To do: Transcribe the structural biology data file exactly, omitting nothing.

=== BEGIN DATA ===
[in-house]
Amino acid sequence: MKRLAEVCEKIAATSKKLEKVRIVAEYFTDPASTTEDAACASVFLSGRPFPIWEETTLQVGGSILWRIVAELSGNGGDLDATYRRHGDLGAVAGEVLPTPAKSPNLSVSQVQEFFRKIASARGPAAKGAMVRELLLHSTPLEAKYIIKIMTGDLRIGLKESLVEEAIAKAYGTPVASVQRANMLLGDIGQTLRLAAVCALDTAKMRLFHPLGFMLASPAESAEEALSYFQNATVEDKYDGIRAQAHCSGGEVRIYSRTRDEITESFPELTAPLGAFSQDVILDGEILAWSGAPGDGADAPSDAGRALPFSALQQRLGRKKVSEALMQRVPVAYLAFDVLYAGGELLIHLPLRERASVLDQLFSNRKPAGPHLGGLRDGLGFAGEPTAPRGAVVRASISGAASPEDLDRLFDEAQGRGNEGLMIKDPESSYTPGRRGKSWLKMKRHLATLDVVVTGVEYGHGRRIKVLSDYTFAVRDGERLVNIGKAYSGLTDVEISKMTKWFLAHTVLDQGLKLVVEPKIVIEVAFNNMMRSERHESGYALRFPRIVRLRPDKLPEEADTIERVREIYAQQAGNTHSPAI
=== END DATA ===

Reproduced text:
[in-house]
Amino acid sequence: MKRLAEVCEKIAATSKKLEKVRIVAEYFTDPASTTEDAACASVFLSGRPFPIWEETTLQVGGSILWRIVAELSGNGGDLDATYRRHGDLGAVAGEVLPTPAKSPNLSVSQVQEFFRKIASARGPAAKGAMVRELLLHSTPLEAKYIIKIMTGDLRIGLKESLVEEAIAKAYGTPVASVQRANMLLGDIGQTLRLAAVCALDTAKMRLFHPLGFMLASPAESAEEALSYFQNATVEDKYDGIRAQAHCSGGEVRIYSRTRDEITESFPELTAPLGAFSQDVILDGEILAWSGAPGDGADAPSDAGRALPFSALQQRLGRKKVSEALMQRVPVAYLAFDVLYAGGELLIHLPLRERASVLDQLFSNRKPAGPHLGGLRDGLGFAGEPTAPRGAVVRASISGAASPEDLDRLFDEAQGRGNEGLMIKDPESSYTPGRRGKSWLKMKRHLATLDVVVTGVEYGHGRRIKVLSDYTFAVRDGERLVNIGKAYSGLTDVEISKMTKWFLAHTVLDQGLKLVVEPKIVIEVAFNNMMRSERHESGYALRFPRIVRLRPDKLPEEADTIERVREIYAQQAGNTHSPAI